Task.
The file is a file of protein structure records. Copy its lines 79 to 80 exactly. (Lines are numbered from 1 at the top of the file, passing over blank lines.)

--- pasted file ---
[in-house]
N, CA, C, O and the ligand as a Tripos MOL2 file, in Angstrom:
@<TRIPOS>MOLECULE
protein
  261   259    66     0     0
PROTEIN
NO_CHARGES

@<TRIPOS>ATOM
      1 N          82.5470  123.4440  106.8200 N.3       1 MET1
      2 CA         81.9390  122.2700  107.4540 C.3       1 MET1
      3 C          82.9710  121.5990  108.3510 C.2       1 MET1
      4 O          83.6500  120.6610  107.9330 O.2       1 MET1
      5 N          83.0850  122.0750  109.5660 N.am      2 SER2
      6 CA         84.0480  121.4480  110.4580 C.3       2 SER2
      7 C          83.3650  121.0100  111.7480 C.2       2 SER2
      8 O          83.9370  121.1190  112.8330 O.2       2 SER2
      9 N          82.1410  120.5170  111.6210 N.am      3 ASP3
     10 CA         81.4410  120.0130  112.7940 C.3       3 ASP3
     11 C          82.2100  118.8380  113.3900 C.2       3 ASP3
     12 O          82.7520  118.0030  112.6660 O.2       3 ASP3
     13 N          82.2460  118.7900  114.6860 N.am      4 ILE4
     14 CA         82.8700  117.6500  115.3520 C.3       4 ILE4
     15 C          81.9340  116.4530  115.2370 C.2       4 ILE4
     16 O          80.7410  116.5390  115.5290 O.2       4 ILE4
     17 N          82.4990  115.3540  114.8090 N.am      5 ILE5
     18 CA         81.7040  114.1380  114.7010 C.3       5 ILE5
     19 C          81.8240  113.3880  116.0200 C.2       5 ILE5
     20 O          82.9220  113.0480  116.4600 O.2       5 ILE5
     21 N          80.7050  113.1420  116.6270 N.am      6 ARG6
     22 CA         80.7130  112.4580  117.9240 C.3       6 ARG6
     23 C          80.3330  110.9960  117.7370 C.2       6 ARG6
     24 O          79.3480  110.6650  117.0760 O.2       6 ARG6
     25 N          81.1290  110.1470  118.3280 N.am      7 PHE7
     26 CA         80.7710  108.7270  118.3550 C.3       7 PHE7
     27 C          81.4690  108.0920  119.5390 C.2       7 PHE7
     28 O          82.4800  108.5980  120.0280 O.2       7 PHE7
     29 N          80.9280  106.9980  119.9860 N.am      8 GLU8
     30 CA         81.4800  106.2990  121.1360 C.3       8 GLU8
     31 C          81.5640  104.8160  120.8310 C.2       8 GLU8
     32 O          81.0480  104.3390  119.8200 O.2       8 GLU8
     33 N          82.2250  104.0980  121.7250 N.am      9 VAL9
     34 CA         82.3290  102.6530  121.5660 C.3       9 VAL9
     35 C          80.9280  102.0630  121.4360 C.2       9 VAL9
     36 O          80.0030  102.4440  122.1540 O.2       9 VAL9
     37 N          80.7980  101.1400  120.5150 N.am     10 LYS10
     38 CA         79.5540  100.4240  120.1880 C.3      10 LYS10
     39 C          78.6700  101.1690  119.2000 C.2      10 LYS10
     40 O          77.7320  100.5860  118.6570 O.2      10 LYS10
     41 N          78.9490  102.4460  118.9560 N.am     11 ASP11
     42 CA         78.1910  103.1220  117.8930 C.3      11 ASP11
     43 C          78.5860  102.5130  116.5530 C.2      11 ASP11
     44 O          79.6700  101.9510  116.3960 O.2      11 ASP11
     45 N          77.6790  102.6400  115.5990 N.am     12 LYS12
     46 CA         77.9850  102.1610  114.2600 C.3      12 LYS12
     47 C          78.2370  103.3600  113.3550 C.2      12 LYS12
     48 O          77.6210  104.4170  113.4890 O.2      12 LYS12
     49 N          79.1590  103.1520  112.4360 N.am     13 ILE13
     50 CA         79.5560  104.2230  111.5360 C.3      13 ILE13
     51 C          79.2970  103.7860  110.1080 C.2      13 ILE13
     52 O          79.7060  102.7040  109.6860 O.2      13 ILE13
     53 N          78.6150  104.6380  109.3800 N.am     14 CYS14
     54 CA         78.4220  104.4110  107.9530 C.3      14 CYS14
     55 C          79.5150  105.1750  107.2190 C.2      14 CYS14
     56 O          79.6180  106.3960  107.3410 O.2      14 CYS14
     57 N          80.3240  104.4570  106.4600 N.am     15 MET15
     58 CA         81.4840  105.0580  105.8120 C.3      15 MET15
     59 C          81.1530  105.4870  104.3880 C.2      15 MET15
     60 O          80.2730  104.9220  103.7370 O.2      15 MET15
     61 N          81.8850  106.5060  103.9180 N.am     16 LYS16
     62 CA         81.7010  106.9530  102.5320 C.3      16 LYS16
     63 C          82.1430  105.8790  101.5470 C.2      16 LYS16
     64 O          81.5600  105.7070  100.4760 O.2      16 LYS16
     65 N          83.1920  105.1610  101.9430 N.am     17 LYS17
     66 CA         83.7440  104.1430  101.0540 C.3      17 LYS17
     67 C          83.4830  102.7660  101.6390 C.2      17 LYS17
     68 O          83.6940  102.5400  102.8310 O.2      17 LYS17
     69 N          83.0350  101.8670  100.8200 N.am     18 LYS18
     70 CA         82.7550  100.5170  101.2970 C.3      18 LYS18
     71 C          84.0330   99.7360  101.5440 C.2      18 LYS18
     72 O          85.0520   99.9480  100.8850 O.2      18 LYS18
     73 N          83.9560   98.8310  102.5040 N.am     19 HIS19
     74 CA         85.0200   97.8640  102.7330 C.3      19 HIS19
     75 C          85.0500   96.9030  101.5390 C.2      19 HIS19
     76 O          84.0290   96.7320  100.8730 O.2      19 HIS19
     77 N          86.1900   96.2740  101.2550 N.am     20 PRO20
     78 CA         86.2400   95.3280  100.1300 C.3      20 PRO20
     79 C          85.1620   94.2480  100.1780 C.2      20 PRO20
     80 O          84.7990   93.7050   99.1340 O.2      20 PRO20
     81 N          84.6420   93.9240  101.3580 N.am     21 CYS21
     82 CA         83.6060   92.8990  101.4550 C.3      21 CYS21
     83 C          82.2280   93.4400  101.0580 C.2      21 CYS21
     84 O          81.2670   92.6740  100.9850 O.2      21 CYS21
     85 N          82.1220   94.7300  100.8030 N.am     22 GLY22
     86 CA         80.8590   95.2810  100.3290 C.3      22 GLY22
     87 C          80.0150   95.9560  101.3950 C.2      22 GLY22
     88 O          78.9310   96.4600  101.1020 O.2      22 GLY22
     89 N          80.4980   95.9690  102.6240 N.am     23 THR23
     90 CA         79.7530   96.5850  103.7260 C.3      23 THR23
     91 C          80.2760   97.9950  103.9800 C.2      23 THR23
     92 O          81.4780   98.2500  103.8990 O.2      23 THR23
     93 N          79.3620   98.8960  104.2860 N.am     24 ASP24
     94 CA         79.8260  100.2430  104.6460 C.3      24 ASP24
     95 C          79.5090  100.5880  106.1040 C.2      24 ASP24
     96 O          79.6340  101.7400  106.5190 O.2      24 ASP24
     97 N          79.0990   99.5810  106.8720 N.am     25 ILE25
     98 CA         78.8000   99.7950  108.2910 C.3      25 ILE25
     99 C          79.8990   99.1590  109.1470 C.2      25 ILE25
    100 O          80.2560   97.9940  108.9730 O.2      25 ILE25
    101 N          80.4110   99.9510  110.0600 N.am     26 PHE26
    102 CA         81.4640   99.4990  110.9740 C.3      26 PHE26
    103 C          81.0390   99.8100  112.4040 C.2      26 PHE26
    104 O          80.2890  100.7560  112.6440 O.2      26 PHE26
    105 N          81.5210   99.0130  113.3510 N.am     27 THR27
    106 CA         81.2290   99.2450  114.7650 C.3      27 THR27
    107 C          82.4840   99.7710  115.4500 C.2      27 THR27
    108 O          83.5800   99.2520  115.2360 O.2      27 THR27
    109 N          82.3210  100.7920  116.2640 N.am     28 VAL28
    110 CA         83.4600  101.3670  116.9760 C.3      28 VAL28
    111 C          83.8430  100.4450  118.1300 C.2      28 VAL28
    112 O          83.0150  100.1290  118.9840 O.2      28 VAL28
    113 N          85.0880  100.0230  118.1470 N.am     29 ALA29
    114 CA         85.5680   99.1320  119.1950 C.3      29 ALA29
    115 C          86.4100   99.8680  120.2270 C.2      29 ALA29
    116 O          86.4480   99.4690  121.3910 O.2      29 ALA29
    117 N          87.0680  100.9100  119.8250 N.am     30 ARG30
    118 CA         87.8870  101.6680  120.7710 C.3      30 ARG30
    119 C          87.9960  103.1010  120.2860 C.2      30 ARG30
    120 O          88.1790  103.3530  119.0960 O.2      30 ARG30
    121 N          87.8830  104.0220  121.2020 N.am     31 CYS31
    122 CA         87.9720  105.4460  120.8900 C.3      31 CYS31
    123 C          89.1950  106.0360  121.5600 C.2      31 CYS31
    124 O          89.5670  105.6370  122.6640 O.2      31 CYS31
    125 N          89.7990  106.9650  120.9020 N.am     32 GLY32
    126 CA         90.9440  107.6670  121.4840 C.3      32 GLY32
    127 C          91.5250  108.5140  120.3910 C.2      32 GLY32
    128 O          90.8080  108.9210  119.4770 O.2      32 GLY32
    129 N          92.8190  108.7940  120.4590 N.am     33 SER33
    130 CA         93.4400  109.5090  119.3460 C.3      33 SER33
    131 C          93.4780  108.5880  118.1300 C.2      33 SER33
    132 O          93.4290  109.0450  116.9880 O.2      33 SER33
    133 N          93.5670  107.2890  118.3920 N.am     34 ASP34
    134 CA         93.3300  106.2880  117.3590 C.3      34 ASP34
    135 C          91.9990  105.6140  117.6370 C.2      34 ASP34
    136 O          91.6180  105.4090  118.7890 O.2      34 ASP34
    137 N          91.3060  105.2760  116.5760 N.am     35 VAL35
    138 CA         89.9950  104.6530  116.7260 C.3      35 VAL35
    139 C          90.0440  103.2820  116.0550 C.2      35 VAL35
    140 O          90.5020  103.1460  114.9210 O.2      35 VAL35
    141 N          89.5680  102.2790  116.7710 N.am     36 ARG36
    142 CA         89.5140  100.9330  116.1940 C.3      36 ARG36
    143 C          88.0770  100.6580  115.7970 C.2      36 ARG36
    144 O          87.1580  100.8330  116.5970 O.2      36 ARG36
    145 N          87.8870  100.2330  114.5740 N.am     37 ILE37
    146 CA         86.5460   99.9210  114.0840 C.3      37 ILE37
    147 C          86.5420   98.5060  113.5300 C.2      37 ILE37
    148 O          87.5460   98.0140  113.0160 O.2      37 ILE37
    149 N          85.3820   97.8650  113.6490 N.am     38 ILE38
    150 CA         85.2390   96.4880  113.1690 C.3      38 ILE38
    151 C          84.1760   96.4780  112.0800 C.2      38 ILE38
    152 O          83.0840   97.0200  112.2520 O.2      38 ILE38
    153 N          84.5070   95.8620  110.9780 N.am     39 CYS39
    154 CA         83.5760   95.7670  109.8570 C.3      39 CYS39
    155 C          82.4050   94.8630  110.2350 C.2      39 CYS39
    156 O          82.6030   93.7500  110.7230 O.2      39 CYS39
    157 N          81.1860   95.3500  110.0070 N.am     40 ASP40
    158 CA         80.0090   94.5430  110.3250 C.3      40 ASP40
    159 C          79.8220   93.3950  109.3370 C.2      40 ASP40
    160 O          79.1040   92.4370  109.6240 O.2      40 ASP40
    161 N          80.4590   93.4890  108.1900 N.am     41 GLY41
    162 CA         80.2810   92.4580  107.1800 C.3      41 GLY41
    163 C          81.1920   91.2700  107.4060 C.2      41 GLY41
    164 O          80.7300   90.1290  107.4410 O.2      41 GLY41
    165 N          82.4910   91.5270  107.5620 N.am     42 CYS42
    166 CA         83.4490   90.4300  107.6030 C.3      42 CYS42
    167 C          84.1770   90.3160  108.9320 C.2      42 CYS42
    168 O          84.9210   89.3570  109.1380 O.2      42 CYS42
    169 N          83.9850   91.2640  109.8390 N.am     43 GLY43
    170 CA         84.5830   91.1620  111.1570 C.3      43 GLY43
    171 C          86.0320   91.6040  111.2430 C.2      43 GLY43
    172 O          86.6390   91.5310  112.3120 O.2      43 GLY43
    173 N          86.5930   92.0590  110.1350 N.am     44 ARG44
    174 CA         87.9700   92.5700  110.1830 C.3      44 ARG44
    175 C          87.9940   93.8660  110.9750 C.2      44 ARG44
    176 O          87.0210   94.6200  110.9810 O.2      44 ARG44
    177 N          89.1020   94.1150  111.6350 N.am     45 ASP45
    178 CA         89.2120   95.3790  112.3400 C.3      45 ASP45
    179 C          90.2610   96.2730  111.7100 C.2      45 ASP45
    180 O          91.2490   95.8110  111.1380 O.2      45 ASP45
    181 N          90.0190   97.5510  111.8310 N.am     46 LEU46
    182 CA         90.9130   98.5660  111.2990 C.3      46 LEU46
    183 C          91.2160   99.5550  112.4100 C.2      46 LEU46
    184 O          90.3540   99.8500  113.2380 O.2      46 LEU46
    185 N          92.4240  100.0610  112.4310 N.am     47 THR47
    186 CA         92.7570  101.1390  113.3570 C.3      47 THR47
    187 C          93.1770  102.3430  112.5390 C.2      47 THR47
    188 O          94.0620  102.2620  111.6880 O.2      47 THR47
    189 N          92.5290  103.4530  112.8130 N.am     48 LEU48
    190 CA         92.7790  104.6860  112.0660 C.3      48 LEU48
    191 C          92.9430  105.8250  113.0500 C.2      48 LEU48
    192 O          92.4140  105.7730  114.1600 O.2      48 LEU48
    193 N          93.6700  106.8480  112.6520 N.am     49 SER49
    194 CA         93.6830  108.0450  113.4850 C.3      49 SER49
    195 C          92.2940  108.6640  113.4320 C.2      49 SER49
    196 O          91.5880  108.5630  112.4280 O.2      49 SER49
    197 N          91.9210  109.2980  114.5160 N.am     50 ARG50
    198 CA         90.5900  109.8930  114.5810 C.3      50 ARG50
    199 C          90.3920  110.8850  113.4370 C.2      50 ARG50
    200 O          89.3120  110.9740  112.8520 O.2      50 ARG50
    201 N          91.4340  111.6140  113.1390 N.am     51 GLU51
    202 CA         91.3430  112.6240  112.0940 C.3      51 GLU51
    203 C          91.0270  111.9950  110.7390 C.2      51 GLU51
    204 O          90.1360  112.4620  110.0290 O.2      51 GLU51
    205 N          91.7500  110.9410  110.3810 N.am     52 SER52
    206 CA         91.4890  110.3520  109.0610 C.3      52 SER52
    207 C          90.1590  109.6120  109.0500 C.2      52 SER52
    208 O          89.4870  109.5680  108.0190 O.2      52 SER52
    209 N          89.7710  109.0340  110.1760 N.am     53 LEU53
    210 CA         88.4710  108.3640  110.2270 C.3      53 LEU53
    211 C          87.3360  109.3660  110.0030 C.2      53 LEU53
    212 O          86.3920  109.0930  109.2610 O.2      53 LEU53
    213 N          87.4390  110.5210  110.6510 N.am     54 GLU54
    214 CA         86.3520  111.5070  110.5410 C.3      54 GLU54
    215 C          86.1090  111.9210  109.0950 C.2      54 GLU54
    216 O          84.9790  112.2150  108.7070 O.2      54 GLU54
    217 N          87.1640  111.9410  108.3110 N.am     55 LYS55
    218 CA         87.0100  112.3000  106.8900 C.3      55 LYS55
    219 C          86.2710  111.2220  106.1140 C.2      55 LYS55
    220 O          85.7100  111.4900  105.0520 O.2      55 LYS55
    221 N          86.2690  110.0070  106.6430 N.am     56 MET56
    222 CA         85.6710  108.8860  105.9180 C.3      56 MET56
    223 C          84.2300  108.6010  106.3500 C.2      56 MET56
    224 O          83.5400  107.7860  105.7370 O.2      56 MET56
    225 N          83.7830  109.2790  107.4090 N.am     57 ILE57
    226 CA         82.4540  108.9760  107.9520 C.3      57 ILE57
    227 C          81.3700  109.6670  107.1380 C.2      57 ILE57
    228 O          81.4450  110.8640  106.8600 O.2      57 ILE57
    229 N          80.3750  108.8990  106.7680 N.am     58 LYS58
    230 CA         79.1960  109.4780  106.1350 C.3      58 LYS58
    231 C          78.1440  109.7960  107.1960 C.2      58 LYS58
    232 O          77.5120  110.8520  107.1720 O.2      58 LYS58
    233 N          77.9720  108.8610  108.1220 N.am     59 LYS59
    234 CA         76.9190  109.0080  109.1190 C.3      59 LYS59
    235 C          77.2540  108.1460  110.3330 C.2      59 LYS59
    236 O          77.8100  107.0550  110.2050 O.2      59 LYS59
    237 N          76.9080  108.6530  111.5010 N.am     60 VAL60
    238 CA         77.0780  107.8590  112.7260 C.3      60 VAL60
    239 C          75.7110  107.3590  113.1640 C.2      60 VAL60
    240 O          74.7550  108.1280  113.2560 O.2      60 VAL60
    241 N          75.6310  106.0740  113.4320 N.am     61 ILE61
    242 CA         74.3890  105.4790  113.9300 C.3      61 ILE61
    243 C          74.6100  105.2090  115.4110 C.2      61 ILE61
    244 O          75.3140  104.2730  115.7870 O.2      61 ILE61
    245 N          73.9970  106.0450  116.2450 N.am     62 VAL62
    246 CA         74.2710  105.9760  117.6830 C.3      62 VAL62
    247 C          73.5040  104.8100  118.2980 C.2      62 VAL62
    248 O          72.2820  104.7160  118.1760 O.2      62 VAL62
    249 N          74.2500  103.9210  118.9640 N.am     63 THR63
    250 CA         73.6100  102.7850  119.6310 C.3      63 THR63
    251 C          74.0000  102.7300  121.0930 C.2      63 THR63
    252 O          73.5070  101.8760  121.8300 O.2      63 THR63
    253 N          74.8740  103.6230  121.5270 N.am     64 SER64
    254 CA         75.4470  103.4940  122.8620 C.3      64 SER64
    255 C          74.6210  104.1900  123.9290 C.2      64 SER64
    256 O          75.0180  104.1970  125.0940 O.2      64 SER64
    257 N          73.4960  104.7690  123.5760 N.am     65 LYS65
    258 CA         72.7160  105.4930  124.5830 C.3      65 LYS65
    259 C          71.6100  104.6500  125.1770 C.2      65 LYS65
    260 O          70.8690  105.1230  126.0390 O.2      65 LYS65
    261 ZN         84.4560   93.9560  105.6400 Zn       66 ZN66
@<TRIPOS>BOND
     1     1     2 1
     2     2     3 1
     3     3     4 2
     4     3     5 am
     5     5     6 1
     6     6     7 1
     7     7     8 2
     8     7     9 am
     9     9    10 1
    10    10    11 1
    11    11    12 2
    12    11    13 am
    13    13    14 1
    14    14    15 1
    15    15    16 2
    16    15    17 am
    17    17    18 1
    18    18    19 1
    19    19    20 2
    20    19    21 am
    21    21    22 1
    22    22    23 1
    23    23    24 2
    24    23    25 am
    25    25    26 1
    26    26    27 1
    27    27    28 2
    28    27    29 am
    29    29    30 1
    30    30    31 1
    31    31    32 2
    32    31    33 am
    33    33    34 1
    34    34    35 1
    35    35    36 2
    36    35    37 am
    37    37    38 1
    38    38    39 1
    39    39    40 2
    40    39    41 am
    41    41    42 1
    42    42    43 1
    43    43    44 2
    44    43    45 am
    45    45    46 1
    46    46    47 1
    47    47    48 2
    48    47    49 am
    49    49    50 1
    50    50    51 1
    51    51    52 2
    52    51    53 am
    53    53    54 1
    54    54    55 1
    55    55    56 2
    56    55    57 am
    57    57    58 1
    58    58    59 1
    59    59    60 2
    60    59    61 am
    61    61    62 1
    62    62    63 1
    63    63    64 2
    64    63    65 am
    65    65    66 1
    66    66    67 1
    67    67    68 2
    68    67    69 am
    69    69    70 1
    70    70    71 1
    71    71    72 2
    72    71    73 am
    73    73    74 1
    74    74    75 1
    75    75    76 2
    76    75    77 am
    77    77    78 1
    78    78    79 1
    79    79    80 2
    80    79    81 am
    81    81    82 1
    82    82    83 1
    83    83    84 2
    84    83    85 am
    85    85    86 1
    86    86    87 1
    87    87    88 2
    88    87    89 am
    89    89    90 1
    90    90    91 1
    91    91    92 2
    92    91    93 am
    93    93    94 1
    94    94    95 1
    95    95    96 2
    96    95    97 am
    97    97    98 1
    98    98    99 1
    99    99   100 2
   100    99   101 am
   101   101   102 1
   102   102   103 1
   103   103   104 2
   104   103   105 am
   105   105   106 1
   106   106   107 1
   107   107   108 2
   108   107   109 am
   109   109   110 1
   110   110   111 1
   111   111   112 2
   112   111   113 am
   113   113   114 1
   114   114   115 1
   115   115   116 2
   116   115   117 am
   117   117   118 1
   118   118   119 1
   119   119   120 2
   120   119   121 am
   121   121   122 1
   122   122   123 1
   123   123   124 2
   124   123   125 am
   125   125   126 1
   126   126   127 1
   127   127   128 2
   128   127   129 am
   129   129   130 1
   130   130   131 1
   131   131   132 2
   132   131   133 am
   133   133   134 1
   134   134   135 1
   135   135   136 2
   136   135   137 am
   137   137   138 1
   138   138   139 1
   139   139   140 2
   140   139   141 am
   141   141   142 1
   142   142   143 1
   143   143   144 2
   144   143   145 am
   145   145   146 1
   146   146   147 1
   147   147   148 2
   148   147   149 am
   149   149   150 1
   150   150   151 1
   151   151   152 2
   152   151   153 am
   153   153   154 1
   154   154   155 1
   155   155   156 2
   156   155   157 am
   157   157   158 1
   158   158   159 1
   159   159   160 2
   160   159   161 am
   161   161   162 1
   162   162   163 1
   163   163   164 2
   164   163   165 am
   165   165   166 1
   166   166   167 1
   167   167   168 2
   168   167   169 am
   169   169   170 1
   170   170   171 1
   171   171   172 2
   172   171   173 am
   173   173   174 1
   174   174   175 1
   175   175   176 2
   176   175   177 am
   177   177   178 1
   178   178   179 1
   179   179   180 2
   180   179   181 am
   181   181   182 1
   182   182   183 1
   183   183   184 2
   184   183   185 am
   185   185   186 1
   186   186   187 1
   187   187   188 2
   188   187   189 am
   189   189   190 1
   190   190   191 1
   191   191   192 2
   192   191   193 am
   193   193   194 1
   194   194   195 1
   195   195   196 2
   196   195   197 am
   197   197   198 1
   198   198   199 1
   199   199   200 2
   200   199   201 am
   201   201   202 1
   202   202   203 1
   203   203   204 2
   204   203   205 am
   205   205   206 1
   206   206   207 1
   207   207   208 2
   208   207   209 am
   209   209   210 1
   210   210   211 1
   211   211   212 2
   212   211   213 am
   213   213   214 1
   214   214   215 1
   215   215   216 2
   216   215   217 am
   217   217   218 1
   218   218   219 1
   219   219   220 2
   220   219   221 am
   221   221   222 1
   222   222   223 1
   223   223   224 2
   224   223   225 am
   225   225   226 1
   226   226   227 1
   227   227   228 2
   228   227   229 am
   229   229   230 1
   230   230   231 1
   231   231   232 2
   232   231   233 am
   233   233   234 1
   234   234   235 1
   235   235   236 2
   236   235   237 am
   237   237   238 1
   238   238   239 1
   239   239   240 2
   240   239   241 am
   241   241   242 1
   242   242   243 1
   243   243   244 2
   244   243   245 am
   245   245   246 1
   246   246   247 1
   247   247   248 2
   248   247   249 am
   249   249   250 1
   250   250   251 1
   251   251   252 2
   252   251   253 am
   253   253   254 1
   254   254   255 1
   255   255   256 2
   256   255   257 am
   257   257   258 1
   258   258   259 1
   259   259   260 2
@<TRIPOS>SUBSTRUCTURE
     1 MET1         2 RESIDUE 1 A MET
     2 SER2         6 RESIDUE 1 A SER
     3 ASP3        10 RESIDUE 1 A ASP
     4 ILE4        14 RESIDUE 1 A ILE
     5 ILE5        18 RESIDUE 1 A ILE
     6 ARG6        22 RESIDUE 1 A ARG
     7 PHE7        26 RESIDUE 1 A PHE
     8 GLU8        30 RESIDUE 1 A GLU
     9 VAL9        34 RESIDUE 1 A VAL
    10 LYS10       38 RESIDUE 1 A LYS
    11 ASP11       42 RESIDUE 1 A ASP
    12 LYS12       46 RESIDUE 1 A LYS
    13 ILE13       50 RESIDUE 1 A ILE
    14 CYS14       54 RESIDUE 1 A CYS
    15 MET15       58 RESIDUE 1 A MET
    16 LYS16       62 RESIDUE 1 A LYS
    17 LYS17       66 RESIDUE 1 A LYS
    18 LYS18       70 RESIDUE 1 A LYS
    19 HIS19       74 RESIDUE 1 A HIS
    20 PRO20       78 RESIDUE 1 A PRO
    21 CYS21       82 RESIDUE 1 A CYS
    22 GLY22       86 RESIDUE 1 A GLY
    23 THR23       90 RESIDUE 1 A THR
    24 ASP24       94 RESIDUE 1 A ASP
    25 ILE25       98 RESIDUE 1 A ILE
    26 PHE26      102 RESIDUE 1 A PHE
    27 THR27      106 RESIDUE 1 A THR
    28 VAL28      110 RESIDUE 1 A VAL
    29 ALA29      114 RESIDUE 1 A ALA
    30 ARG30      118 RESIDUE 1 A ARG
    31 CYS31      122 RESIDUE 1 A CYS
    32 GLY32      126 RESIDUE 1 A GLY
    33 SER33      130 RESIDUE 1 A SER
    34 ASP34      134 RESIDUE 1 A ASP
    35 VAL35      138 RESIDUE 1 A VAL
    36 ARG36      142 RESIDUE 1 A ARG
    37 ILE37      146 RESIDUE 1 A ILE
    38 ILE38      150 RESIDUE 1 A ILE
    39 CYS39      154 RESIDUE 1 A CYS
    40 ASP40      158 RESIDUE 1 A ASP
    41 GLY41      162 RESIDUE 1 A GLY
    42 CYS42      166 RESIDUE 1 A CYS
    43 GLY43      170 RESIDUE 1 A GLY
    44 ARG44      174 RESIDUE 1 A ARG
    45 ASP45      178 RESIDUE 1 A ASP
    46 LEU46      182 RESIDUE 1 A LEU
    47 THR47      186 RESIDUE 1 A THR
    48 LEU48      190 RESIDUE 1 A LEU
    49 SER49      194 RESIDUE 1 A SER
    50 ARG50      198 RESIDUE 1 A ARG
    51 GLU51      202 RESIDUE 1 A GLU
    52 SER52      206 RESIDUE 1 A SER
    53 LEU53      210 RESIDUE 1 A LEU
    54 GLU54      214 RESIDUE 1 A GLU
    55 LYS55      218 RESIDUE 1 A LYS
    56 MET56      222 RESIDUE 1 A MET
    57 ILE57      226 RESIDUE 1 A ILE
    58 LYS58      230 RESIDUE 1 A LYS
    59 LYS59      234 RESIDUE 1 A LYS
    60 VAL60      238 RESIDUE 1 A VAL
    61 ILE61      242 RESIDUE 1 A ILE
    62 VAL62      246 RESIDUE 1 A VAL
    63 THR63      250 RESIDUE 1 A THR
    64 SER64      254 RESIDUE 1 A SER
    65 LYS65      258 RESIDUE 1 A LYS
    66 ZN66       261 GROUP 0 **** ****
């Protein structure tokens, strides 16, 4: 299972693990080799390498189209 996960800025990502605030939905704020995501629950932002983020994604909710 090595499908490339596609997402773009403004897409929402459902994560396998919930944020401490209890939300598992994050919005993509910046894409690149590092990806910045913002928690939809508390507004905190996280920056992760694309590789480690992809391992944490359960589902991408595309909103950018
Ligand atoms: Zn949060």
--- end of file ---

     71 C          84.0330   99.7360  101.5440 C.2      18 LYS18
     72 O          85.0520   99.9480  100.8850 O.2      18 LYS18